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Trade war, day 69: More talks proposed, but no signs of structural change

The U.S. Treasury Department, led by Steven Mnuchin, is again attempting to find a deal with China on trade.

“The Trump administration is reaching out to China for a new high-level round of trade talks, in an effort to give Beijing another opportunity to address U.S. concerns before it imposes new tariffs on Chinese imports, said people briefed on the matter,” the Wall Street Journal reports(paywall).The Journal says that “President Trump has authorized Mr. Mnuchin to try to get trade talks with Beijing back on track,” and that Mnuchin is joined by chief economic adviser Larry Kudlow in his intention to find “a near-term settlement out of concerns that a protracted battle with China could batter financial markets.”But “the U.S. trade representative’s office headed by Robert Lighthizer, which is in charge of tariffs, wants to hold off on negotiations, arguing that additional levies would give the U.S. more bargaining power in the dispute.”The invitation by Mnuchin to his counterpart, Liu He, was confirmed(paywall) by Bloomberg, which noted that this would be the fifth time that Trump administration officials have formally sat down with Chinese counterparts to discuss trade.

The Journal then reported (paywall) that stocks rose in response to its report — the Dow added “170 points, or 0.6%” — including that “trade-sensitive industrial and materials stocks rallied on the latest signs that the U.S. is willing to compromise on trade.”

But the U.S. is not necessarily expressing willingness to compromise here — it is instead, in the Journal’s own words, “an effort to give Beijing another opportunity to address U.S. concerns before it imposes new tariffs on Chinese imports.”The last time that Steven Mnuchin and Liu He directly negotiated, back in May, it ended in spectacular failure, leading to deep grievances on both sides.That’s because China failed to address core American complaints about Chinese economic practices: alleged IP theft, coerced technology transfer, Chinese market protectionism, and state-heavy economic development, exemplified by the Made in China 2025 initiative.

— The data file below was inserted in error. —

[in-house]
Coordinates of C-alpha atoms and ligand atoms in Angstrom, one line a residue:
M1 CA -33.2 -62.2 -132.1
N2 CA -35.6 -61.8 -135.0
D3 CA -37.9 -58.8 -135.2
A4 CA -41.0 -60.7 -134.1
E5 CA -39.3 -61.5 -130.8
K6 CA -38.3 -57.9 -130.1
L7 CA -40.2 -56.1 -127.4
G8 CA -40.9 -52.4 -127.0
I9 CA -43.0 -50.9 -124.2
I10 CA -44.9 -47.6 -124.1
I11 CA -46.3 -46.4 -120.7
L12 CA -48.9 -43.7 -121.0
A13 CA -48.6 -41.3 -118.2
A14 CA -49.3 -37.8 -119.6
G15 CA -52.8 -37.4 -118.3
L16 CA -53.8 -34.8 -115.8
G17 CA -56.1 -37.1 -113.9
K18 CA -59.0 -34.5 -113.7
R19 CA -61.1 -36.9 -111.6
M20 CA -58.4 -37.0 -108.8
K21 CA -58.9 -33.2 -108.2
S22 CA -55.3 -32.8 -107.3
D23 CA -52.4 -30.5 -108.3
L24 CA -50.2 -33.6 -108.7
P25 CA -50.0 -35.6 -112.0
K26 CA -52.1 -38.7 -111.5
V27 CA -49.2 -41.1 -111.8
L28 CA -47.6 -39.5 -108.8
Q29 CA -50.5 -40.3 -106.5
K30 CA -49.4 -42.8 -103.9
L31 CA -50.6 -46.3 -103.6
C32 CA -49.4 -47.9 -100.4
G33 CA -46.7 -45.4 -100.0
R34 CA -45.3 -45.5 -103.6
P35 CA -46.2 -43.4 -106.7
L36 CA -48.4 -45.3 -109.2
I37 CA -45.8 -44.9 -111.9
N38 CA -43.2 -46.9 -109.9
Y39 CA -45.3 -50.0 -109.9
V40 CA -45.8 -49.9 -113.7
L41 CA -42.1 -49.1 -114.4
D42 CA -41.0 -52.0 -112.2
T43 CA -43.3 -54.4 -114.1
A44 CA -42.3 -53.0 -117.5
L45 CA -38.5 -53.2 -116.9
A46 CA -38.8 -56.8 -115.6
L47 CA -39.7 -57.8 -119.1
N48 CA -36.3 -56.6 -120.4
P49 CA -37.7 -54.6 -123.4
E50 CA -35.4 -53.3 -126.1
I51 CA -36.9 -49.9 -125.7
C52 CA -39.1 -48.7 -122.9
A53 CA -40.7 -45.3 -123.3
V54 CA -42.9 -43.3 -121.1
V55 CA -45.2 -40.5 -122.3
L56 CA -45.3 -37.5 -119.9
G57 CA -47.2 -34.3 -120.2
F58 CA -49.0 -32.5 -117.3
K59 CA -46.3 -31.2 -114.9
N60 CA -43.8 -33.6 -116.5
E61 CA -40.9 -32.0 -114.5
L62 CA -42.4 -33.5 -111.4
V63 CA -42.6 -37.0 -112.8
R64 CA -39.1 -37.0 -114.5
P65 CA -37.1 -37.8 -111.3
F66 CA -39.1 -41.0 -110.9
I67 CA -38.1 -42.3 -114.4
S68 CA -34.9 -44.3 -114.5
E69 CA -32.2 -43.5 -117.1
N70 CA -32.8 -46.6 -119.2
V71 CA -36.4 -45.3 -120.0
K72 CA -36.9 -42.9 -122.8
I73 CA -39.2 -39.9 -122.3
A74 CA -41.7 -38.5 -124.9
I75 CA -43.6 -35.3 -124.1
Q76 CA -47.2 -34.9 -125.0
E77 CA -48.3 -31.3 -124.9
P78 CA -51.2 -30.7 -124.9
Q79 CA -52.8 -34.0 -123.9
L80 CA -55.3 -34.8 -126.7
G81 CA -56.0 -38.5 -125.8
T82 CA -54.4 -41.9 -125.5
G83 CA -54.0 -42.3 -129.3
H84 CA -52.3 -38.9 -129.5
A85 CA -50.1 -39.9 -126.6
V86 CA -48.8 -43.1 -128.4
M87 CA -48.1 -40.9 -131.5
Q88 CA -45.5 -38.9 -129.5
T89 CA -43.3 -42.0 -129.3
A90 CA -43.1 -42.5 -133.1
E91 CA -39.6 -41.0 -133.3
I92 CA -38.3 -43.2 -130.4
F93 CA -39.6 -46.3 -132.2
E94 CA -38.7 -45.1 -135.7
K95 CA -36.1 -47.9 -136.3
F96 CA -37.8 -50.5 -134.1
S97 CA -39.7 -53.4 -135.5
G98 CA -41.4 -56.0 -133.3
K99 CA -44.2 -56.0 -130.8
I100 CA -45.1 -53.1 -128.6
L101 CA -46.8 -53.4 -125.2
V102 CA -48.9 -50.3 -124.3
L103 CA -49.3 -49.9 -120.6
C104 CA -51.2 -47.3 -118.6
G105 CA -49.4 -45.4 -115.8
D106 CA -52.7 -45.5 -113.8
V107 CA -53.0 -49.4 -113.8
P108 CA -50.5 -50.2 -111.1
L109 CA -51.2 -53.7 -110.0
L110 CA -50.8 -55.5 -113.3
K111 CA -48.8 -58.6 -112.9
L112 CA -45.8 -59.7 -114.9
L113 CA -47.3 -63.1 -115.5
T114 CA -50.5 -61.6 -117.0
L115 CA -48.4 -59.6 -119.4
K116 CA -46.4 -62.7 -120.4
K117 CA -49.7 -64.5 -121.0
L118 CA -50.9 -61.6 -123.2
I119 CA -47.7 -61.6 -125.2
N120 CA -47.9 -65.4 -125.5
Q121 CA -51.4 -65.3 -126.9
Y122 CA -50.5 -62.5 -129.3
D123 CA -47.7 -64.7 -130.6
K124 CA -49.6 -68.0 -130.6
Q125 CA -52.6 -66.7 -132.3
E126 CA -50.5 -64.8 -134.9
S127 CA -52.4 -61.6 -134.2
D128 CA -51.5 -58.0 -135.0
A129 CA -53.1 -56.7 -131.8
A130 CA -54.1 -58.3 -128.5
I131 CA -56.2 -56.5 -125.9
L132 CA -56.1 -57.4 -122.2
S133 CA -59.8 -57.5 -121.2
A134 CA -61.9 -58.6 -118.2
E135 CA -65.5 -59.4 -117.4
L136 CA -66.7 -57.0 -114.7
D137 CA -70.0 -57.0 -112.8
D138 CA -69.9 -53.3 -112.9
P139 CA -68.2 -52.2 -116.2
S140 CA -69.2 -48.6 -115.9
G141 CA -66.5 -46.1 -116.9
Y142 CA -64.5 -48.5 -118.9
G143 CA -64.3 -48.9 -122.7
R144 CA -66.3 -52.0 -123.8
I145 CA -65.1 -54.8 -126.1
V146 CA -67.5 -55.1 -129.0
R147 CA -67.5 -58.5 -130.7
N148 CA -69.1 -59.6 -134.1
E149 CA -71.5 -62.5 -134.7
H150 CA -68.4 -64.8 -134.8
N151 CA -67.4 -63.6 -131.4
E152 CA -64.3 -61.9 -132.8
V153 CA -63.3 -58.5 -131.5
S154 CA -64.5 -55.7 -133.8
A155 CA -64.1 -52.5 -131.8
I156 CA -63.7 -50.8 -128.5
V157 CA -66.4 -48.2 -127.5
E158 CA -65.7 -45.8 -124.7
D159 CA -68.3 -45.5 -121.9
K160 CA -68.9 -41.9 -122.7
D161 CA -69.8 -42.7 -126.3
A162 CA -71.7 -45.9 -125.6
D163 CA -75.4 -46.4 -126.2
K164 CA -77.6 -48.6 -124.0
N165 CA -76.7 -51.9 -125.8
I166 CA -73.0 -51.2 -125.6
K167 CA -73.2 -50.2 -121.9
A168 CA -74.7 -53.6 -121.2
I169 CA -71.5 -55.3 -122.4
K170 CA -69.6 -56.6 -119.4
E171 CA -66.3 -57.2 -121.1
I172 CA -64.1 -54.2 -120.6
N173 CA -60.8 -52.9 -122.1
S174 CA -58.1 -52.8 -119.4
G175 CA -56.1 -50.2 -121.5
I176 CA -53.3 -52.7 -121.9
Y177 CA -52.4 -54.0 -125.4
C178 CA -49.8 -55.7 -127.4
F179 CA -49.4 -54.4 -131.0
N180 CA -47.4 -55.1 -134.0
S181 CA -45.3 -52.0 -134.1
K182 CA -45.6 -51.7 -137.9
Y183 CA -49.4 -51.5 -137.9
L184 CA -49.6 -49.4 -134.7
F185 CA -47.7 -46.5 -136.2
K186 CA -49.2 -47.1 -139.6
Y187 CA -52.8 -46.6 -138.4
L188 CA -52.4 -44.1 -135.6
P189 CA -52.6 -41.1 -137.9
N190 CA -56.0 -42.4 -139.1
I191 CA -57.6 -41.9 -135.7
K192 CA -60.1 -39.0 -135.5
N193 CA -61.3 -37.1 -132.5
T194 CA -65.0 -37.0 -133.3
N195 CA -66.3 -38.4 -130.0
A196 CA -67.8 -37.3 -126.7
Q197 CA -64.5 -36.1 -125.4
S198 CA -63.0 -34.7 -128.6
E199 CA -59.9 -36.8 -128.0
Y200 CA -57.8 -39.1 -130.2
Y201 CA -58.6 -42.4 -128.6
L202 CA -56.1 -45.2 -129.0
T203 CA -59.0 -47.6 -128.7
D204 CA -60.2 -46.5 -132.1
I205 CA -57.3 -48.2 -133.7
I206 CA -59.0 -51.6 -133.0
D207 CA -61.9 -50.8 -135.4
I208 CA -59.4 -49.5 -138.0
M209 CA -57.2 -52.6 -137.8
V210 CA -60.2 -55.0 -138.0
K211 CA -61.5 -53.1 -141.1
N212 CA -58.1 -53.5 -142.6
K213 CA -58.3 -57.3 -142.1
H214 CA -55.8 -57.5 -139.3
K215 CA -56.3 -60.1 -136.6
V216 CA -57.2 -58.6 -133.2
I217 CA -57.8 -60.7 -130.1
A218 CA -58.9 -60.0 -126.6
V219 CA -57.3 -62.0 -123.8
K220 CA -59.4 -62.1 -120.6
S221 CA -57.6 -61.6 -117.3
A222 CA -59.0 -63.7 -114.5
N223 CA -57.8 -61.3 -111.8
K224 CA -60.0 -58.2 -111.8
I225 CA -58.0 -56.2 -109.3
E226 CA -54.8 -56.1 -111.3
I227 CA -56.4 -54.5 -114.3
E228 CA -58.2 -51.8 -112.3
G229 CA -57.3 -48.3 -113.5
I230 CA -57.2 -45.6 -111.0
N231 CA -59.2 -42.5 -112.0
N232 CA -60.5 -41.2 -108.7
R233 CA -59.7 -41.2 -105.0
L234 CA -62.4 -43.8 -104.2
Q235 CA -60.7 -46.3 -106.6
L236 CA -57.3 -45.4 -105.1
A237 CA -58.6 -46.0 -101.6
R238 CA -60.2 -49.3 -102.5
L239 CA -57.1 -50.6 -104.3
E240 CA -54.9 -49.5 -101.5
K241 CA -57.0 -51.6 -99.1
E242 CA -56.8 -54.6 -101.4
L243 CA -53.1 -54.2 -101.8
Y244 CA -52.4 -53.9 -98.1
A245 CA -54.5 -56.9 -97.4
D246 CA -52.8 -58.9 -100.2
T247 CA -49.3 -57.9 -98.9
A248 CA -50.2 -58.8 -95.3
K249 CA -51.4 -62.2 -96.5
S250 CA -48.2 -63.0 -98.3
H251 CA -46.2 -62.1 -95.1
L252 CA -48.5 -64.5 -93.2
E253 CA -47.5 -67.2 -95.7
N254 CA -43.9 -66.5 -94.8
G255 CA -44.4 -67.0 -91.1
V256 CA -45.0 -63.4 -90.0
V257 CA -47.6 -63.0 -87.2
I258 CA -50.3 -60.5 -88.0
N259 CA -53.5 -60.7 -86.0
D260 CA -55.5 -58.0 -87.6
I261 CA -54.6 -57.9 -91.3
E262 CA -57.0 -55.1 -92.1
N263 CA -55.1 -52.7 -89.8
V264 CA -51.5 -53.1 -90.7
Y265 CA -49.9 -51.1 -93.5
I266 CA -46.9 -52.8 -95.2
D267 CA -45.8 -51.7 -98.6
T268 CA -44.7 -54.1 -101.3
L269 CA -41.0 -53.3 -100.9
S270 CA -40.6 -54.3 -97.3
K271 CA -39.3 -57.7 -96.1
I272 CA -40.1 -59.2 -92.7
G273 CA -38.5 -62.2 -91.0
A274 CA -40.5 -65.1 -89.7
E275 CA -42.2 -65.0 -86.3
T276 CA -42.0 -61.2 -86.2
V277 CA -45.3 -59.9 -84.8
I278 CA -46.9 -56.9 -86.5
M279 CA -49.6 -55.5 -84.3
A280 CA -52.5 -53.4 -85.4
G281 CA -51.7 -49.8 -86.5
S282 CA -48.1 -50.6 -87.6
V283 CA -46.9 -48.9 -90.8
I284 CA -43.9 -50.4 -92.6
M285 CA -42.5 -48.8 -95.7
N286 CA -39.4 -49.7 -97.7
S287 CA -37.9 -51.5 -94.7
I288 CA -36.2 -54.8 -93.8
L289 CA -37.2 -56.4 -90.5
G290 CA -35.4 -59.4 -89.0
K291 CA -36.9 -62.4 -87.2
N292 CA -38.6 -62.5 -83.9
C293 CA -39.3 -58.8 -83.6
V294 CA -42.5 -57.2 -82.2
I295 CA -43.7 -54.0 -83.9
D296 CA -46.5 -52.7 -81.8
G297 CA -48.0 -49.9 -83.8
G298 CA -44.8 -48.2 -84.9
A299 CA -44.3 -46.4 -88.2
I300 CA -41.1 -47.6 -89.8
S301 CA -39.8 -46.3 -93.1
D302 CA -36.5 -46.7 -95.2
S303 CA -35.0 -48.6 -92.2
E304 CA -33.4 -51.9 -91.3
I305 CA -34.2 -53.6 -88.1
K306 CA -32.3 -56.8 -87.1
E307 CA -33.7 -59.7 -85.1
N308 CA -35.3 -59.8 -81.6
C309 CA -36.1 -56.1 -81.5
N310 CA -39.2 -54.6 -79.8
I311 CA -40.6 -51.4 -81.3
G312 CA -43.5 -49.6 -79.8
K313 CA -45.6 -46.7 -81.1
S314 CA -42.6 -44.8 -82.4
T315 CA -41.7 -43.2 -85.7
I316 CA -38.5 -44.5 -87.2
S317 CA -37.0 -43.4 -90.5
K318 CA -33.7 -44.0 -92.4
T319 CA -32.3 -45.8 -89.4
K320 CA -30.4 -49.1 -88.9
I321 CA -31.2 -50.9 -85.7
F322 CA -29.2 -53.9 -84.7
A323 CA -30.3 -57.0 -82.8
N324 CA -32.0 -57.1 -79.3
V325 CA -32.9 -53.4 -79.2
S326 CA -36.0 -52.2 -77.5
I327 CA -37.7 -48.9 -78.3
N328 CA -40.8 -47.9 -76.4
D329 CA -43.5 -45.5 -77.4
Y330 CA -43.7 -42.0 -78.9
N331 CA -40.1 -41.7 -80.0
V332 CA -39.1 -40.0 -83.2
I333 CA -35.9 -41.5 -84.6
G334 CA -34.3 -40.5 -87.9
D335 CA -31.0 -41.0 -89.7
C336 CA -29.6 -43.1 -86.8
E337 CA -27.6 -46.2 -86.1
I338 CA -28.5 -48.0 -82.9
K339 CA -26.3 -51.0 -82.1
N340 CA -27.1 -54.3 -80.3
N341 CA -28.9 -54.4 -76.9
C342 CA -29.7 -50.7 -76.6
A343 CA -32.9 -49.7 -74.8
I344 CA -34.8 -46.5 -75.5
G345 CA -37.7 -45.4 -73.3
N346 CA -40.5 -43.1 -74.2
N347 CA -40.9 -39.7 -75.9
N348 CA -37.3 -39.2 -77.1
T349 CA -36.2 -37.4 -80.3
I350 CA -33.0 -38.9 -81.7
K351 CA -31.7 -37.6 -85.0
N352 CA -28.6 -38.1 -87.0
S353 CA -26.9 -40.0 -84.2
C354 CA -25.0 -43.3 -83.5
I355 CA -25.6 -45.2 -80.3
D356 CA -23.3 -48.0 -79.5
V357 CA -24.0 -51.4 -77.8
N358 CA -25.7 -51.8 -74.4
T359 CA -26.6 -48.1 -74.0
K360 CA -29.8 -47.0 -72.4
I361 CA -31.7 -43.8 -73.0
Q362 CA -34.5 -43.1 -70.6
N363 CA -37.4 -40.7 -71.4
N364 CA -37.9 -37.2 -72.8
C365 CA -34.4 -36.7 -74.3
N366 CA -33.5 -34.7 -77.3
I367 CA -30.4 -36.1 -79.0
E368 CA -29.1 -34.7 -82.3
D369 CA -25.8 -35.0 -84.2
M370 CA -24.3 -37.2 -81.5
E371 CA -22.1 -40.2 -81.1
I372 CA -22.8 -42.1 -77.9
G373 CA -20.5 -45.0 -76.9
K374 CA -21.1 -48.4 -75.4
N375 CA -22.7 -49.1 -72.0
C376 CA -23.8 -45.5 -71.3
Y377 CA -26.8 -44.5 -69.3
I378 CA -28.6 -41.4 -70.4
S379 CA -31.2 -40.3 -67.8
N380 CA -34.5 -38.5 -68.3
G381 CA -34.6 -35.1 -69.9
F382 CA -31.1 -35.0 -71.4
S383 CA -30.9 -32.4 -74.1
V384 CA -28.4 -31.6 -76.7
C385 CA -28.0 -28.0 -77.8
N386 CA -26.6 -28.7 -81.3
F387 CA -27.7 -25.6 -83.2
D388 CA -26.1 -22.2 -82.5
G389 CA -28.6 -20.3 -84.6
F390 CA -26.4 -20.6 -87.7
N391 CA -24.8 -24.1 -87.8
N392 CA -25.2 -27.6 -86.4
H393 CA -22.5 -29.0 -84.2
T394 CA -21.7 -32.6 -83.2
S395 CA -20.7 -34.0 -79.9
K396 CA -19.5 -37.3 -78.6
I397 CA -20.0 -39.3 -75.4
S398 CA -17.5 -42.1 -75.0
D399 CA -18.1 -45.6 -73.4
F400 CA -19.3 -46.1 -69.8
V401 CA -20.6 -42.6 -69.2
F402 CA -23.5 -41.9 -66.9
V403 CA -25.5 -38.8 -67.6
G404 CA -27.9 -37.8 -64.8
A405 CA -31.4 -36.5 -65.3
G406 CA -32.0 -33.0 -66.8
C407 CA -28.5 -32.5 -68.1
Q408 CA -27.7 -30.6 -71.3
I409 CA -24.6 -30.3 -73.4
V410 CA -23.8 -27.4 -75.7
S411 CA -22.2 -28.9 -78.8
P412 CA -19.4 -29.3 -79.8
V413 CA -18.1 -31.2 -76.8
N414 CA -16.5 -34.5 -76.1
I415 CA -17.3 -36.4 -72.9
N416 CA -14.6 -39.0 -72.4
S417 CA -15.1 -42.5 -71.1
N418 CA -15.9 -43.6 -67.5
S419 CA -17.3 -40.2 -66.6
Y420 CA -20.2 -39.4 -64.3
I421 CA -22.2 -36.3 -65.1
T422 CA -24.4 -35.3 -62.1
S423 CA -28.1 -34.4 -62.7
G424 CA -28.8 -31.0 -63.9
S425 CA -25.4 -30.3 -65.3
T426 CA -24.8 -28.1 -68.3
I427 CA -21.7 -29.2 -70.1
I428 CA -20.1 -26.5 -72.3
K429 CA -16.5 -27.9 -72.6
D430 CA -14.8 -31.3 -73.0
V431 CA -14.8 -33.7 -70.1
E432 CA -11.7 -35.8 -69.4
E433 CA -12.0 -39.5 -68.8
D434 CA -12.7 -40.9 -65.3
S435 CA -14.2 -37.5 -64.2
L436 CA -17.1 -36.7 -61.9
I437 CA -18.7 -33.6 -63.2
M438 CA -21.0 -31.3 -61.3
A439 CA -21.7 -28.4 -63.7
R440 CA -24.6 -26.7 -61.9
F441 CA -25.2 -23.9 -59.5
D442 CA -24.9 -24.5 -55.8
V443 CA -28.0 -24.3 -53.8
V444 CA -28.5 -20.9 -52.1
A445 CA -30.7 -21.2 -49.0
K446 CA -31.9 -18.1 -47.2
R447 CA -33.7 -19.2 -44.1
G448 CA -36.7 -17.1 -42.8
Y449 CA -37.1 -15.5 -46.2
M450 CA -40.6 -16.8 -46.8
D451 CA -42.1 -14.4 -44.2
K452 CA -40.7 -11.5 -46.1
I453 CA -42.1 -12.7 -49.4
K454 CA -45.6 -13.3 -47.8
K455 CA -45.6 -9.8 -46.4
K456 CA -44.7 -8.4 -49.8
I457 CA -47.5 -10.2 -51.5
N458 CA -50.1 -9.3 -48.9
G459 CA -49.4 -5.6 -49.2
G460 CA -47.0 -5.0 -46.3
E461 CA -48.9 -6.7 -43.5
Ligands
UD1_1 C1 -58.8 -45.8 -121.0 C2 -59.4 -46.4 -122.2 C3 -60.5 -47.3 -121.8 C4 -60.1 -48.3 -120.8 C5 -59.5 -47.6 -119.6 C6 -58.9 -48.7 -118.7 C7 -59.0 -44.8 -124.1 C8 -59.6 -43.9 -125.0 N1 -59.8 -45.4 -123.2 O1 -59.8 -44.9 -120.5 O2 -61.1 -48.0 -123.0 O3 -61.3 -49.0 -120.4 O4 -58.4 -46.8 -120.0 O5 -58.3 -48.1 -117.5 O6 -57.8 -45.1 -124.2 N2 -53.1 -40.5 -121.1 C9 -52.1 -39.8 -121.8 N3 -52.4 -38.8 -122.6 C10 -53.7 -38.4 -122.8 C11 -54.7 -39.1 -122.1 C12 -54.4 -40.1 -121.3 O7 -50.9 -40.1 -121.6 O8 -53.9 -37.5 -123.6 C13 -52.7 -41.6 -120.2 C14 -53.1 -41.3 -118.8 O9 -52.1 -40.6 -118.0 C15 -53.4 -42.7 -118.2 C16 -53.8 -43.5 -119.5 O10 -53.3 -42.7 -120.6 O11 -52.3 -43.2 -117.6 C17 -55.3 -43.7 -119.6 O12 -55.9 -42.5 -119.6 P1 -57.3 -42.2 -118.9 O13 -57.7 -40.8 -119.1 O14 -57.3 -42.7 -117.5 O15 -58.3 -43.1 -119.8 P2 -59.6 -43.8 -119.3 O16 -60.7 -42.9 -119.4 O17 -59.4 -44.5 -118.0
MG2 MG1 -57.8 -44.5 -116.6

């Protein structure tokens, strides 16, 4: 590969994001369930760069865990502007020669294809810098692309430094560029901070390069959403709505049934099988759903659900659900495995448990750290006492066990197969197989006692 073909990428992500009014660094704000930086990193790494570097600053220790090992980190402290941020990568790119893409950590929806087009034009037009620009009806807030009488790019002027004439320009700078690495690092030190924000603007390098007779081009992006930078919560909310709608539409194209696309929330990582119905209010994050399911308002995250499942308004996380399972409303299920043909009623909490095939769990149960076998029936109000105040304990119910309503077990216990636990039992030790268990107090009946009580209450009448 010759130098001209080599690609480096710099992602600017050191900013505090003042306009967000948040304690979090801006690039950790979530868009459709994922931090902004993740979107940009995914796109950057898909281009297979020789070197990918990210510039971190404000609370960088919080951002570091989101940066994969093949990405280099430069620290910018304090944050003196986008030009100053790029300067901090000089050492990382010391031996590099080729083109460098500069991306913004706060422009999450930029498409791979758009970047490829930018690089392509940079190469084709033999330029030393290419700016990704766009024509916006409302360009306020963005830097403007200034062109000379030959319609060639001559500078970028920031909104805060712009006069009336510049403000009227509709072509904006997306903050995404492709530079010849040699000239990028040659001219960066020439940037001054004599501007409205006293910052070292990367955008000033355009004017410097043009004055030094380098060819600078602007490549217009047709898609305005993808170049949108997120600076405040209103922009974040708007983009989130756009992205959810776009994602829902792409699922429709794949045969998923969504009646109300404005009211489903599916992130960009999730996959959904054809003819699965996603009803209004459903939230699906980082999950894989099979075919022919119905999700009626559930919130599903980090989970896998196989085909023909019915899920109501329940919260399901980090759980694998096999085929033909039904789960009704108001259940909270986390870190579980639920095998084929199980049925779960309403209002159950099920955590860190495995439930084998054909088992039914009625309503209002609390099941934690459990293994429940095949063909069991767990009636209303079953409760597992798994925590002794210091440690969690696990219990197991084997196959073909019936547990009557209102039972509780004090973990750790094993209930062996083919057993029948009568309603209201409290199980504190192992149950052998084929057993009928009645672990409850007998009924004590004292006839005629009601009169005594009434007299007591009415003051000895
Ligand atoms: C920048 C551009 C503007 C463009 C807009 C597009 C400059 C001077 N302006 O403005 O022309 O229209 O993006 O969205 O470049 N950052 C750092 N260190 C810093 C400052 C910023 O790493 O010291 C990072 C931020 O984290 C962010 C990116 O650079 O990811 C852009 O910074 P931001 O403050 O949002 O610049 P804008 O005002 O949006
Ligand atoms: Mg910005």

The Made in China 2025 initiative is not slowing down, according to the South China Morning Post:

State-owned enterprises — exactly the part of China’s economy that Washington considers most suspect in conducting unfair economic practices — will feature prominently in an upcoming conference due to convene sometime in late September in Beijing, the SCMP reports.At that unnamed conference, Liu He is expected to urge SOEs to “‘make breakthroughs in key aspects’ of cutting-edge technologies and call on them to ‘take a leading role at the front’ of the country’s drive to make technological progress” — aka the Made in China 2025 initiative.

These structural factors — American brinkmanship and disunity in the Trump administration, and unchanged Chinese economic practices with regards to Made in China 2025 — seem likely to sink any further round of negotiations in the near future. For more news and analysis on the trade war, please click through to SupChina.


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